If you got the impression that fewer people were at shopping centers and malls this past Thanksgiving weekend, you probably weren’t wrong.
According to a poll commissioned by the National Retail Federation to look at American consumers’ behavior over the biggest shopping weekend of the year, some 165 million people made purchases either online or in stores over the five-day Thanksgiving weekend that ended on Cyber Monday (Nov. 26). That’s down from the 174 million who did so on the corresponding weekend last year.
What’s more, people who did shop over the five days spent a bit less, $313.29, compared to $335.47 last year. But that does not mean the holiday season is off to slow start. One the contrary: despite those declines, the NRF said the weekend heralded a strong shopping period and expects sales to come in at the high end of its forecast range for total retail spending excluding cars and restaurants to rise between 4.3% and 4.8% over 2017, or a total of $717.45 billion to $720.89 billion.
So what gives? The paradox stems from special events that pulled sales earlier into the week. And the calendar has something to do with it: November 22 is as early as Thanksgiving can take place, leaving shoppers six more days to buy their gifts between Turkey Day and Christmas, lessening the pressure many felt in getting their Christmas shopping started. Indeed, the survey by Prosper Insights & Analytics, found that on average, consumers have 56% of their holiday shopping left to do, with analysts largely feeling a strong season is still in the offing.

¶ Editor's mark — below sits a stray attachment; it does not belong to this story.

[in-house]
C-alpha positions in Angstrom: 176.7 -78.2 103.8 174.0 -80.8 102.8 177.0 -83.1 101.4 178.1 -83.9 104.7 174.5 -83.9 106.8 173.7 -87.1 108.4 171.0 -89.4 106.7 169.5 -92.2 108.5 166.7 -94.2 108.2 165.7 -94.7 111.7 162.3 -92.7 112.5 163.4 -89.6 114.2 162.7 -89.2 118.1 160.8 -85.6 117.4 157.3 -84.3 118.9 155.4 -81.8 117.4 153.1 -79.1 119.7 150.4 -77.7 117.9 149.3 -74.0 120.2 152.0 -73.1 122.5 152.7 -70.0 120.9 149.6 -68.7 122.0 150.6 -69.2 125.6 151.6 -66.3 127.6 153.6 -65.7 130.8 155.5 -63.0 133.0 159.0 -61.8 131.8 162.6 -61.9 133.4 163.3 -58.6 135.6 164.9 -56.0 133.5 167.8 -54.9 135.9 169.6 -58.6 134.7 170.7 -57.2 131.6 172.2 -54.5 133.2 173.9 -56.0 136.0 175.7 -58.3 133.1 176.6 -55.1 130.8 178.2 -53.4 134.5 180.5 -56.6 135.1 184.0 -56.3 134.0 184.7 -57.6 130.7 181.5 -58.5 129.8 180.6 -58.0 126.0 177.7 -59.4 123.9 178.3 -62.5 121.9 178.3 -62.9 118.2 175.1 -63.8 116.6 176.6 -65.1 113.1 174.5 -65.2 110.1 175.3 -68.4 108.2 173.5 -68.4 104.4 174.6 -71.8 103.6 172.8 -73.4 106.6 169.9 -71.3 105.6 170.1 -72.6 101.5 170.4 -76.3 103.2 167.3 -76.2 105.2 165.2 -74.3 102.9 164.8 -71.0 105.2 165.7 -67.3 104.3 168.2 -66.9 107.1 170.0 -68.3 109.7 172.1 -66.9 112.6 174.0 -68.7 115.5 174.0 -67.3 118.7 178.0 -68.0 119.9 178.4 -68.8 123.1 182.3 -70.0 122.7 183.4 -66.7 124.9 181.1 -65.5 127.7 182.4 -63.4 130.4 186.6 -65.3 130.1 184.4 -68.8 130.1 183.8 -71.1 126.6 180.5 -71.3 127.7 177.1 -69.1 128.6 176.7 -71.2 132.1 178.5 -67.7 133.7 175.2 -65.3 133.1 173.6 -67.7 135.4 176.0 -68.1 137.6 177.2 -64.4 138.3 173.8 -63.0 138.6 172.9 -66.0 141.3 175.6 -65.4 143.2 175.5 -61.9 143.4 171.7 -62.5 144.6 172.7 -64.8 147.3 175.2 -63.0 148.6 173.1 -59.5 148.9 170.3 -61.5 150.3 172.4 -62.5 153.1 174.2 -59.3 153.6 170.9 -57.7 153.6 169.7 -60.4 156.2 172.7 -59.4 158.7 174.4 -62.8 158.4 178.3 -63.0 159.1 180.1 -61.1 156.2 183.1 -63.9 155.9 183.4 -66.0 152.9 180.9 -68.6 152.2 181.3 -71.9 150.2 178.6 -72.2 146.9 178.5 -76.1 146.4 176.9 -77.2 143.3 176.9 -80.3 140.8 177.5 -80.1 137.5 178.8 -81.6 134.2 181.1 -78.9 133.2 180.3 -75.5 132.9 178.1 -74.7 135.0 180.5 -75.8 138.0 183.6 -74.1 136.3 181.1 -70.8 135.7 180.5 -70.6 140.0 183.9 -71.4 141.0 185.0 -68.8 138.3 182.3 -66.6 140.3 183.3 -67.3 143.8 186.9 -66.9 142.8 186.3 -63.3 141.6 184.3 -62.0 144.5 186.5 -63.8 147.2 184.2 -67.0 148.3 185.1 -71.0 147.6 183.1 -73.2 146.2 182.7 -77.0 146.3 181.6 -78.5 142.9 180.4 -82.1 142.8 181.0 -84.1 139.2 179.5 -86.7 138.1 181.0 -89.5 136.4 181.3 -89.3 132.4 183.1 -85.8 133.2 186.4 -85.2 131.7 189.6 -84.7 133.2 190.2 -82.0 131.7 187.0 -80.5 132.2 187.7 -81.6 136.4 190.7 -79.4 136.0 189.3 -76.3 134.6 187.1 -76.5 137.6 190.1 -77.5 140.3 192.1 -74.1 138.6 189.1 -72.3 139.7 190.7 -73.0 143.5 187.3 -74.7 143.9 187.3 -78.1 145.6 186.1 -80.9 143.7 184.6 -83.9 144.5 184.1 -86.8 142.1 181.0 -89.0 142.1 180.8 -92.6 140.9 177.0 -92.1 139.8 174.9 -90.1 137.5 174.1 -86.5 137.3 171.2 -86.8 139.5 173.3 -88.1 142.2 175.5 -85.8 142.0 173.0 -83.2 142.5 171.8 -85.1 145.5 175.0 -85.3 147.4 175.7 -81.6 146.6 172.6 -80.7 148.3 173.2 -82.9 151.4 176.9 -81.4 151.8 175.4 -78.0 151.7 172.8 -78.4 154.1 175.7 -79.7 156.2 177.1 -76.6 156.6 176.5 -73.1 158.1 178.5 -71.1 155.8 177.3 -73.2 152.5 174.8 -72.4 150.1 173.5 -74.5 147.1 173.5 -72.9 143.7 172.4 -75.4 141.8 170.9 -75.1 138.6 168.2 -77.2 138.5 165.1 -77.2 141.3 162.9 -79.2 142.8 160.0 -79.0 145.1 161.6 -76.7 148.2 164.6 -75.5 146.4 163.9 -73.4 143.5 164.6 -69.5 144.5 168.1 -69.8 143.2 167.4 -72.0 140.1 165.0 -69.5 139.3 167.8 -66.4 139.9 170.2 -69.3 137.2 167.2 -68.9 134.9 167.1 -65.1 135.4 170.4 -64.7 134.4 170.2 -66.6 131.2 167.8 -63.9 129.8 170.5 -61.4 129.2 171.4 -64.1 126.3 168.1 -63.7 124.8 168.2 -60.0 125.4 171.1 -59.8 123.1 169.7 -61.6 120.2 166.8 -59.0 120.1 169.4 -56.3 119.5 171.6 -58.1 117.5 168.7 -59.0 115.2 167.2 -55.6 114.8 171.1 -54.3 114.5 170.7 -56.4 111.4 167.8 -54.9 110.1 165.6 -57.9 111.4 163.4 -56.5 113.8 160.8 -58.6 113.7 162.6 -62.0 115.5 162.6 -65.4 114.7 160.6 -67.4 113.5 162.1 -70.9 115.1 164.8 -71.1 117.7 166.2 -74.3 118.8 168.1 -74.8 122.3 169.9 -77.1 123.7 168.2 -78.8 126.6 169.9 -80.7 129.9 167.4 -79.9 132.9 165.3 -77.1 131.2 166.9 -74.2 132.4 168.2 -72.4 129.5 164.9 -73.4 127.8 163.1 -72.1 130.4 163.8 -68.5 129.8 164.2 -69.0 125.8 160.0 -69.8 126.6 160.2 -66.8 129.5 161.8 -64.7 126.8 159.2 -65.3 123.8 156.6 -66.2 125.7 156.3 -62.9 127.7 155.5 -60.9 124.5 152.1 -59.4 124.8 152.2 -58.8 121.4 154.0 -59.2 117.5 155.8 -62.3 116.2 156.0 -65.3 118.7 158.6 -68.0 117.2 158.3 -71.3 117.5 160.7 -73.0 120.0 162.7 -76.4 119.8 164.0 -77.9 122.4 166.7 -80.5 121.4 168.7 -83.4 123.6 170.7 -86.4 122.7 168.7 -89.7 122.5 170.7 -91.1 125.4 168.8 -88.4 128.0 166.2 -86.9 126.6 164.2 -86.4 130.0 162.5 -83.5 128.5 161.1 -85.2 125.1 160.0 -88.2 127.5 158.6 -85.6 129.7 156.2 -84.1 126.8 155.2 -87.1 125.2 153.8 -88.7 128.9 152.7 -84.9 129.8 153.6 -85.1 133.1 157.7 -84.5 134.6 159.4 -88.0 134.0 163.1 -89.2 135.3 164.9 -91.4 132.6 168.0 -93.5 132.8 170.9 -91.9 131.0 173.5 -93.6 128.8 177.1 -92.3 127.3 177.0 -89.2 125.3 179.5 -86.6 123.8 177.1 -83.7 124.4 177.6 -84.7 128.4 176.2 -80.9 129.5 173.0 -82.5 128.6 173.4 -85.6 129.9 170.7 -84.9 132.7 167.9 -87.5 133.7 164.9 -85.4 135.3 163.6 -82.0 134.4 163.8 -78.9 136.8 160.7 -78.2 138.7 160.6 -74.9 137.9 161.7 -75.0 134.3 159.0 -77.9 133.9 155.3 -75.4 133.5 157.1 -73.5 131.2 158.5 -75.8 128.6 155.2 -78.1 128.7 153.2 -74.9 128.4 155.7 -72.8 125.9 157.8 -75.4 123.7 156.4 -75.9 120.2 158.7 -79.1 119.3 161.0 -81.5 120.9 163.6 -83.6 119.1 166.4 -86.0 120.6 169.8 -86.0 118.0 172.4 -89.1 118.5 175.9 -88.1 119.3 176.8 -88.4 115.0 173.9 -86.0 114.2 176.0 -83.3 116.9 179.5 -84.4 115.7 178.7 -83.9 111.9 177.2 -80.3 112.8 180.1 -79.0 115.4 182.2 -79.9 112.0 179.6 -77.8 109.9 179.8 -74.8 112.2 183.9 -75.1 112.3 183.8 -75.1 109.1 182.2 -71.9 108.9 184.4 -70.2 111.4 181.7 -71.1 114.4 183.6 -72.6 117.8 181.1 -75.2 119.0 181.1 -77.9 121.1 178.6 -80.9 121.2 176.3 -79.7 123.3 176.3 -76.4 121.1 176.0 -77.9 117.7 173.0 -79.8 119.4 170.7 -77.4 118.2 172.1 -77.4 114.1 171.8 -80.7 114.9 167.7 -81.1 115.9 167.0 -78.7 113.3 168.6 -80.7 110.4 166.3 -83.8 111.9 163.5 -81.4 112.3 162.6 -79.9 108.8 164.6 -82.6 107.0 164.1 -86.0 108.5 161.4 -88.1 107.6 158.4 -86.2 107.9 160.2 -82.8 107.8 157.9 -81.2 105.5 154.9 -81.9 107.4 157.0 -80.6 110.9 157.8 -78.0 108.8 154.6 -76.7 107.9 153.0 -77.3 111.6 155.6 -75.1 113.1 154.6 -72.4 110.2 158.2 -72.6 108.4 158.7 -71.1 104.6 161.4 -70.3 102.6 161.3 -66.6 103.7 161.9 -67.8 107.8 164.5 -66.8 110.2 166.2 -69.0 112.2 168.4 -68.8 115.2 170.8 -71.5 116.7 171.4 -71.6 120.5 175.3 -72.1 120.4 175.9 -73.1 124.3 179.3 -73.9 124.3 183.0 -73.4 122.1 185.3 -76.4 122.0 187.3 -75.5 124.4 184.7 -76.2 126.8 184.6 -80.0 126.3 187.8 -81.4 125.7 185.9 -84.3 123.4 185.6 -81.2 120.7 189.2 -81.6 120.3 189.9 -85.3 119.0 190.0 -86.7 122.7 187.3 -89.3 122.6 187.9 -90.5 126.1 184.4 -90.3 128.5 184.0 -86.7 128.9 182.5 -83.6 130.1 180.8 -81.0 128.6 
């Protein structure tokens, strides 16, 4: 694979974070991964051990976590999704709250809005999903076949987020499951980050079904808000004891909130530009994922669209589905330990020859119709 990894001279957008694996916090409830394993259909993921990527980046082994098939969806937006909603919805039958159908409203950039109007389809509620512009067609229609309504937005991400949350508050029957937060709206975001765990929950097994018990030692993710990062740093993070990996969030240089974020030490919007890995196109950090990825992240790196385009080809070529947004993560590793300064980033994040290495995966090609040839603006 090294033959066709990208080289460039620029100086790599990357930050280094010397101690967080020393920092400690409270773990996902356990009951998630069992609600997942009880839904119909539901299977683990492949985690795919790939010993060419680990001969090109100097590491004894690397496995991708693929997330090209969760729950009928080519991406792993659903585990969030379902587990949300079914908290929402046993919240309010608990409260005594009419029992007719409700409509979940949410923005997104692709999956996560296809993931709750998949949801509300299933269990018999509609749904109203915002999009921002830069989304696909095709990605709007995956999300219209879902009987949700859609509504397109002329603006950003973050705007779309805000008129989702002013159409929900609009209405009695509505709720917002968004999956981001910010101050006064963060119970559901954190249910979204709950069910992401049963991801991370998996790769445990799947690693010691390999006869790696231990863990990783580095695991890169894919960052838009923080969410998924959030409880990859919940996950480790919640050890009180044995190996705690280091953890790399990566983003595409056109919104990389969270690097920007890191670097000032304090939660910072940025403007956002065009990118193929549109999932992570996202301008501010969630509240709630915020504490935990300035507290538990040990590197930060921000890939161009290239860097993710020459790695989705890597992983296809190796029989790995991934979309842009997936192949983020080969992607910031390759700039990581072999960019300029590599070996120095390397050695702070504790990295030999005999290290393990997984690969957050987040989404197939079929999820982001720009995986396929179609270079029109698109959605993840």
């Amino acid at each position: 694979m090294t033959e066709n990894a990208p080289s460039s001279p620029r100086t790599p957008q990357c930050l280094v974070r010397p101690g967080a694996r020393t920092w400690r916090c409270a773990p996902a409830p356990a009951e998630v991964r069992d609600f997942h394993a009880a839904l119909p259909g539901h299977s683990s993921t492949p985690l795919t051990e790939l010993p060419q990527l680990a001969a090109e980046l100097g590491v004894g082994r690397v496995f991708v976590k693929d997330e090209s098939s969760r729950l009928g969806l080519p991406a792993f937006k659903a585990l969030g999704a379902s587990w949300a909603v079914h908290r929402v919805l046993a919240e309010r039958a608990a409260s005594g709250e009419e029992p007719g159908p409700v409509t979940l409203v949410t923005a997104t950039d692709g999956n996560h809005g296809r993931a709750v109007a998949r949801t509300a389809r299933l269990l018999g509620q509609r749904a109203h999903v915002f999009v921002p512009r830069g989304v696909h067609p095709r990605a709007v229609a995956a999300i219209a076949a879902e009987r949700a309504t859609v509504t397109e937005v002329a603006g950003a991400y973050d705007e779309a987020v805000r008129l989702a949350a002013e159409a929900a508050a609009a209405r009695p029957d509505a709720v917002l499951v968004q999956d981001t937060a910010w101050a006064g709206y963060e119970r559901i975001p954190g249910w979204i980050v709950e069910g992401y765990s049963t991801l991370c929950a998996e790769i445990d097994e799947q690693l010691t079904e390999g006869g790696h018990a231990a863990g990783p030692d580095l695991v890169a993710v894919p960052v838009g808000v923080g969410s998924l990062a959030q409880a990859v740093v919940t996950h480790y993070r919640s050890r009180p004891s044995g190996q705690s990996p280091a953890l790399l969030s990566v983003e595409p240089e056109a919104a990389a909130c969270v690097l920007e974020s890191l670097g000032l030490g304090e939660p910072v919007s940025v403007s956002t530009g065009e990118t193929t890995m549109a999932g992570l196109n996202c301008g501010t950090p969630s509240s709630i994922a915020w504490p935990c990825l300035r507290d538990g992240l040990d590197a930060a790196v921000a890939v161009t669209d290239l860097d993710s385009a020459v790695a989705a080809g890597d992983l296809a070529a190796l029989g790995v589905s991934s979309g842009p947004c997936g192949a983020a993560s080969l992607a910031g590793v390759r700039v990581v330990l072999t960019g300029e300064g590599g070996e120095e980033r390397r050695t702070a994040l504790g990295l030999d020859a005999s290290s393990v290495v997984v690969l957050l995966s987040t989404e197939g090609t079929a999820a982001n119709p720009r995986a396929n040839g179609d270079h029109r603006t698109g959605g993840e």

“(This) spending growth is built on a solid platform of job growth, income gains and sensible saving rates, so prospects for sustained growth into the future are improving each month,” wrote Craig Johnson, president Customer Growth Partners, in a research note. And shoppers did turn out online in greater numbers, presaging continued strong growth through the holidays: U.S. shoppers spent a record $7.9 billion digitally on Cyber Monday, up 19% over 2017’s totals, making it the largest e-commerce day of all time in the U.S., according to Adobe Analytics.
And the store chains that have invested heavily to integrate the digital with the physical, companies like Walmart, Target, Macy’s and Kohl’s, stand to be the biggest winners: some 89 million people shopped both online and in stores, up some 40% over last year, and spent $93 per person more than someone who shopped either only online or only stores.